Adams grew up on a farm in Oregon and met her husband Dale in high school through the church community. The couple came to Sitka in 1986 and worked as commercial fishermen. They now have two sons, Ben, 24, and Levi, 18. Ben has a degree in biology and fisheries, and works at the Sitka Sound Science Center as a Chum Resource Coordinator. Levi is studying foreign languages at the University of Alaska Anchorage. The family lived on a boat for 11 years (as Adams says, “It’s a great way to start out here.”) and moved around before settling down on Sawmill Creek Road.

In 2009, Adams started Down-to-Earth U-Pick, shortly after the Sitka Local Foods Network started the Sitka Farmers Market. Adams credits Florence Welsh, the “matriarch of the Sitka gardening community,” for teaching her much of the gardening knowledge she knows today. They were neighbors on Halibut Point Road before Adams moved up Sawmill Creek Road with her family.

LoriAdamsGiftBasketAdams had a serious passion for gardening from the beginning, but was frustrated that fruits and vegetables would come and go, and were not consumed. She wanted to share her produce with others. She contacted Wells Williams in the Sitka Planning Department with her idea and he responded, “You want to do WHAT?” Perplexed at first, Williams soon jumped onboard. He helped to rewrite the city bylaws so Adams would be able to start the U-Pick, and she was approved.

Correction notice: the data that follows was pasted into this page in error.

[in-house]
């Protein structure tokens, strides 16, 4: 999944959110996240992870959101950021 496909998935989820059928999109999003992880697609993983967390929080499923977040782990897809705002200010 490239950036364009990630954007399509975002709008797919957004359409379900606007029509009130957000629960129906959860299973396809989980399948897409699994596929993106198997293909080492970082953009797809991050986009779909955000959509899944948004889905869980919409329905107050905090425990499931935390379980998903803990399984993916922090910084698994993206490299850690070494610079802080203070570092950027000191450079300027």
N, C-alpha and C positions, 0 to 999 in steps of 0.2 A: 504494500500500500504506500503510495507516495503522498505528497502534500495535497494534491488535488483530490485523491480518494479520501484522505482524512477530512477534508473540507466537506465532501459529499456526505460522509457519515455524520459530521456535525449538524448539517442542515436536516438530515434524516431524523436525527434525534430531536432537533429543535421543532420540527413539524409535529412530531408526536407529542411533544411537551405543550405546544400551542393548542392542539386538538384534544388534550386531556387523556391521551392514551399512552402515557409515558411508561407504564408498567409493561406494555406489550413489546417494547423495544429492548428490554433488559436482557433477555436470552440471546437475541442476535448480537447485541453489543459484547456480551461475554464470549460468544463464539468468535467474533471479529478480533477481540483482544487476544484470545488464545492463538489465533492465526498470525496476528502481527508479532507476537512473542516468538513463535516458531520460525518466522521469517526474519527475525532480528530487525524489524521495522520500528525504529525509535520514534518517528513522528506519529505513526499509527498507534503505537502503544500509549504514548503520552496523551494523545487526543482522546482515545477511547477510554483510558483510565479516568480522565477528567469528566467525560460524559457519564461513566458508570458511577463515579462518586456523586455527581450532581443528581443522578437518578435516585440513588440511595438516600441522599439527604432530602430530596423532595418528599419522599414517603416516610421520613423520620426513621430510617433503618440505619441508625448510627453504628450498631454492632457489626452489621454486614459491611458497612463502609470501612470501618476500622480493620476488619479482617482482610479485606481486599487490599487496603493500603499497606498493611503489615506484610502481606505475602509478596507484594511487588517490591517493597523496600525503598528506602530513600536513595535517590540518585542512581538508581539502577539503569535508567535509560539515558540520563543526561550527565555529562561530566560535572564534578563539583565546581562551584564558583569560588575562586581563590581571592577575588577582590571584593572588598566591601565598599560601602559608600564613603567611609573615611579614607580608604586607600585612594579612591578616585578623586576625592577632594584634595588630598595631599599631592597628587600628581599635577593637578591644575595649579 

Although the garden requires a lot of upkeep, she loves it and spends hours every day tending to it. Dale, a hunting guide, often asks her, “Why can’t you just be a carrot lady?” And she answers that providing the community with diverse locally grown produce is her true passion. Adams likes to provide a variety of vegetables so that people can see what grows well in this climate. “There is always something someone can pick.” Sometimes one thing will get over-picked, but it’s never been a real problem. Her garden is so successful in part because she is particular in her composting. “I know what’s here, and I bring in the cleanest possible [additions].” She has a family of ducks on the property that help perform slug control and add fertilizer to the beds.

In operating the only registered U-Pick garden in Sitka, Adams has overcome many obstacles. Despite the fact that locals are positive towards her about what she’s doing, she says, “People who are really into local food aren’t my regular customers because they grow their own food, but they do support me.” She has some regulars to the garden, but often her clientele consists of families with kids who usually get their produce from the grocery store, but like to tour the garden. Adams tries her best to keep up with what the grocery stores are charging and seems to be doing a great job. “I’m not a making a living here, but it pays for itself.” Her fennel runs $4 each, peapods are $5 per plastic crate, and carrots are 20 cents each, no matter the size.